Two high-performance computing facilities in Canada have decided that working more closely together in the future would speed up the completion of research projects.
Researchers involved in several disciplines at the Shared Hierarchical Academic
Research Computing Network (SHARCNET) and High Performance Computing Virtual Laboratory (HPCVL) plan to share equipment and funding.
“”We’ve all come to the realization that we’re not going to get unlimited funding from government agencies and so on,”” said Ken Edgecombe, executive director of HPCVL at Queen’s University in Kingston, Ont., which together with Carleton University, The Royal Military College of Canada and the University of Ottawa comprise the research alliance. The government needs assurance “”that the money that they’re spending is not going to be spent on equipment that’s being duplicated and being used inefficiently,”” he explained.
At this point, both organizations have no studies forecasting the expected cost and time savings generated by joining forces. But last year, HPCVL gained access to the library of Numerical Algorithms Group, saving HPCVL researchers “”money and development time because these are all tried-and-true, proven algorithms,”” said Edgecombe. It particularly benefited research in fields like photonics and bioinformatics, he said.
Certain projects stand to gain the most as the research groups align their objectives, said Carmen Gicante, executive director of SHARCNET, headquartered at the University of Western Ontario in London and made up of a consortium of 11 high-performance computing clusters across south-central Ontario.
“”The major ones we’re looking at is new research into health sciences —— bioinformatics, genomics, proteomics. Because of the real push on this type of science . . . these new research areas require a lot more data storage and data manipulation capabilities.””
All major health sciences sites will be connected by a dedicated fibre network that allows staff to work more easily on the many projects being undertaken in Ontario institutions, said Gicante. He said this will boost security and eliminate slow-moving Internet traffic.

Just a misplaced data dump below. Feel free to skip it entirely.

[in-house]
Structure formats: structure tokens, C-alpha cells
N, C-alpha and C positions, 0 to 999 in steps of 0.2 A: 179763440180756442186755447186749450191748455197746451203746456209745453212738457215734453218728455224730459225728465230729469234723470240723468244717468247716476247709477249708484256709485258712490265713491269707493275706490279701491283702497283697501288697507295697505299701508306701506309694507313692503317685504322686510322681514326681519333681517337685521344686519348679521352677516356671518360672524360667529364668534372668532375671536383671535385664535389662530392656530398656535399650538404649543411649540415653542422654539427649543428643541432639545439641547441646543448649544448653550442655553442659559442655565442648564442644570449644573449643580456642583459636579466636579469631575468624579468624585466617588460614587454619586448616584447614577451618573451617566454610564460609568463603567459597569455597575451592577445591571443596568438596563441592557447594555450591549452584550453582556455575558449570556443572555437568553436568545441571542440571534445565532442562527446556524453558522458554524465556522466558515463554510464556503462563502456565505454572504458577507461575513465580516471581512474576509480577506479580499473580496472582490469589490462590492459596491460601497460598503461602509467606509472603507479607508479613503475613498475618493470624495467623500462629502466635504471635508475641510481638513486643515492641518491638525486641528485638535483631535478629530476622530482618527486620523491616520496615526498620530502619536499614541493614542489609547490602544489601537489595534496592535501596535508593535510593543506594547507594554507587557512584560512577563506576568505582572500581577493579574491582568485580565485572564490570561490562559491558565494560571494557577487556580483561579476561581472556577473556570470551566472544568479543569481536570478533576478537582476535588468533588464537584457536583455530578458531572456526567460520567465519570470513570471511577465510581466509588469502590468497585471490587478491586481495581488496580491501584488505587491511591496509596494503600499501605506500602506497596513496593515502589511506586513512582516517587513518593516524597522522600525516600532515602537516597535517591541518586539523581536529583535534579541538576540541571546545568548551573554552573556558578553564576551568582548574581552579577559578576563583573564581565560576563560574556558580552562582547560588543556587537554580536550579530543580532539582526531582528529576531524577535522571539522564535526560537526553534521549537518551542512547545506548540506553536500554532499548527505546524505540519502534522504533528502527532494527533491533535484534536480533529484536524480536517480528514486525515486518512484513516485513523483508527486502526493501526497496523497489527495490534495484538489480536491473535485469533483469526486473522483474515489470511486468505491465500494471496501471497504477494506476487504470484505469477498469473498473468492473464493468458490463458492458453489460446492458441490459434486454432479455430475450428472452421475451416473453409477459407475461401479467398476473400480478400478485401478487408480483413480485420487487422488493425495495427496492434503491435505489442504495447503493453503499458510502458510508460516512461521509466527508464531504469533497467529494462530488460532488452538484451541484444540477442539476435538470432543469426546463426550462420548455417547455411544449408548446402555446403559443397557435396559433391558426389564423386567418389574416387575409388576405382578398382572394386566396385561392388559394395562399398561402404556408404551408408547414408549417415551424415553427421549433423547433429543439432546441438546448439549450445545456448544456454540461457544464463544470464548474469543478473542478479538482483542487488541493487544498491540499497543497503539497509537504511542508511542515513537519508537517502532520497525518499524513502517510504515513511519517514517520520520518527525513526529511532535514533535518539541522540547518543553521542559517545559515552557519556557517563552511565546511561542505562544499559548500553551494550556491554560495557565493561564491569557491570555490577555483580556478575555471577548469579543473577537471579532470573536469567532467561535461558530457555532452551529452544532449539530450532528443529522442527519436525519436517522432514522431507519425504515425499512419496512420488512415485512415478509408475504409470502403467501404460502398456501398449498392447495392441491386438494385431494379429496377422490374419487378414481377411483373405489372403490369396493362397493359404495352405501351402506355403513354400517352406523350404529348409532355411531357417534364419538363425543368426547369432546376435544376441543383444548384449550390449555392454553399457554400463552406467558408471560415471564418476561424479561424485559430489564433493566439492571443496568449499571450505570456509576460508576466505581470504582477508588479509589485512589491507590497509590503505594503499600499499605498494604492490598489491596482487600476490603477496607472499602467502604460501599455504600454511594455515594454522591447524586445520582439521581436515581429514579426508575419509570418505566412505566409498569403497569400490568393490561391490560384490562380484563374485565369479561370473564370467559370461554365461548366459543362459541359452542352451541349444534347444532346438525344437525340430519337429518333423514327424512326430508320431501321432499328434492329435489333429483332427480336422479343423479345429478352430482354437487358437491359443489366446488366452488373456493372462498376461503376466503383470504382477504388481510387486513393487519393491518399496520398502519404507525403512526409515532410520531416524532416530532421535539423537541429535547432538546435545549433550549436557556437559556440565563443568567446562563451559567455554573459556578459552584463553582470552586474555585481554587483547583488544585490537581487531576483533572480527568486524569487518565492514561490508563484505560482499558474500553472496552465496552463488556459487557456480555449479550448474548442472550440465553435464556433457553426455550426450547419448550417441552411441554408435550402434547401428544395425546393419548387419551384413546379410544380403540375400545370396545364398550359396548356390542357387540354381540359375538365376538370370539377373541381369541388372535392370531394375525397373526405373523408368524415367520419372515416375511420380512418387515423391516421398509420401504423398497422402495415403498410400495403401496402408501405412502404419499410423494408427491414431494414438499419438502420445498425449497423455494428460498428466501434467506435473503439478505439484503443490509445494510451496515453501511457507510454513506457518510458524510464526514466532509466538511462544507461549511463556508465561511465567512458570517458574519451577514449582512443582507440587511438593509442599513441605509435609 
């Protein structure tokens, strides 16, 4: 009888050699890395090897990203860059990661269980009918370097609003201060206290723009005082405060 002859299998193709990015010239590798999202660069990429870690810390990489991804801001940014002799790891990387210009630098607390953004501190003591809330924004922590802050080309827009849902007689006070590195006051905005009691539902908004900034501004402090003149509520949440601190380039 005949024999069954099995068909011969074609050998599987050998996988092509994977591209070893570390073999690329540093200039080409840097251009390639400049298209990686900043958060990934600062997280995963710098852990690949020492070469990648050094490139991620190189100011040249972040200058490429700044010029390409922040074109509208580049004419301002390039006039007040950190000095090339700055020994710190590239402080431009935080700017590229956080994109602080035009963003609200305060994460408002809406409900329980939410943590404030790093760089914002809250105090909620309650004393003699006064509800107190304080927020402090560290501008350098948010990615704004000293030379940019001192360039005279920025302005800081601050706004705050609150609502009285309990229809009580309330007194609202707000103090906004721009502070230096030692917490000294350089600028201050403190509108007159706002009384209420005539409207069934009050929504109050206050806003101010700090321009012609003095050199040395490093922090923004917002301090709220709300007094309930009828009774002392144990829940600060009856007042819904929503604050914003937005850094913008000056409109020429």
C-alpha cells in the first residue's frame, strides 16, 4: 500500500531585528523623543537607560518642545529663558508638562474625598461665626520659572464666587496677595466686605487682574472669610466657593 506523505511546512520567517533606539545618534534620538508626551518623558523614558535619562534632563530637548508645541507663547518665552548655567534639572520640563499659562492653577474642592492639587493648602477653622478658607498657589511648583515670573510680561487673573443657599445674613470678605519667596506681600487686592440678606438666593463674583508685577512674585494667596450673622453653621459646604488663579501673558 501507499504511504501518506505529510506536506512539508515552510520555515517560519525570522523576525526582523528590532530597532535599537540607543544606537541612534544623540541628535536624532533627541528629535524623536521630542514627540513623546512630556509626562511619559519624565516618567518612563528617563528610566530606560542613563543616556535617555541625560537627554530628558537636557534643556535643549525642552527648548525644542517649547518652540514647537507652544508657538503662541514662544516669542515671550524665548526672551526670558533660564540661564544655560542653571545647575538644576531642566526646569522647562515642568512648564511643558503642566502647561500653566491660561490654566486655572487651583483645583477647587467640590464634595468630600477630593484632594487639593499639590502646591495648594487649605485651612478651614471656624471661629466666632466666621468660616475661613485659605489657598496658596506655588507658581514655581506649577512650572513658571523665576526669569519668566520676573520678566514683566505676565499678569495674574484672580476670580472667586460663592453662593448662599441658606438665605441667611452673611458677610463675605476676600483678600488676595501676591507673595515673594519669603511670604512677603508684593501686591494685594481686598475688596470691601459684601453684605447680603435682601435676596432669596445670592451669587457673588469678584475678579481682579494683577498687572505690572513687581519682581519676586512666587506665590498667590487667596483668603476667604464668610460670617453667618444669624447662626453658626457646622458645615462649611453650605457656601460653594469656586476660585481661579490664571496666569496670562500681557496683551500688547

Eventually, researchers will find that HPCVL and SHARCNET offer different advantages, explained Edgecombe. For instance, those who do several types of calculations that best run in a distributed fashion with little communications between processes will look to SHARCNET, which has a collection of small servers.
On the other hand, HPCVL is one of the largest Sun Microsystems research computing sites in North America, Edgecombe added. It has 408 CPUs, 11 large servers and a large volume of memory. He said HPCVL best serves calculations that are memory-intensive or need fast communication between processes
Although there is a definite spirit of cooperation, participants admitted they were trying to smooth wrinkles as the two groups come together. Both organizations have resources that are being stretched thinly, Edgecombe said. “”We’re going to have to work on how to get the sharing of these resources down. This technology depreciates at 2.5 per cent a month, so we want to make sure we use it effectively.””
Proponents said the rise of these beefed-up research labs will be critical to Canada. Essentially, it shows that organizations need not be silos at a time when the fast pace of technology requires groups to work together to gain the most benefit, explained Edgecombe.
Likewise, good research facilities will attract top researchers to Canada and retain the brightest and the best, said Gicante. “”At SHARCNET, we have five researchers that came to Canada — I wouldn’t say primarily because of SHARCNET– but the fact that there were high-performance computing facilities available to them (was) one of the factors in attracting the candidates.””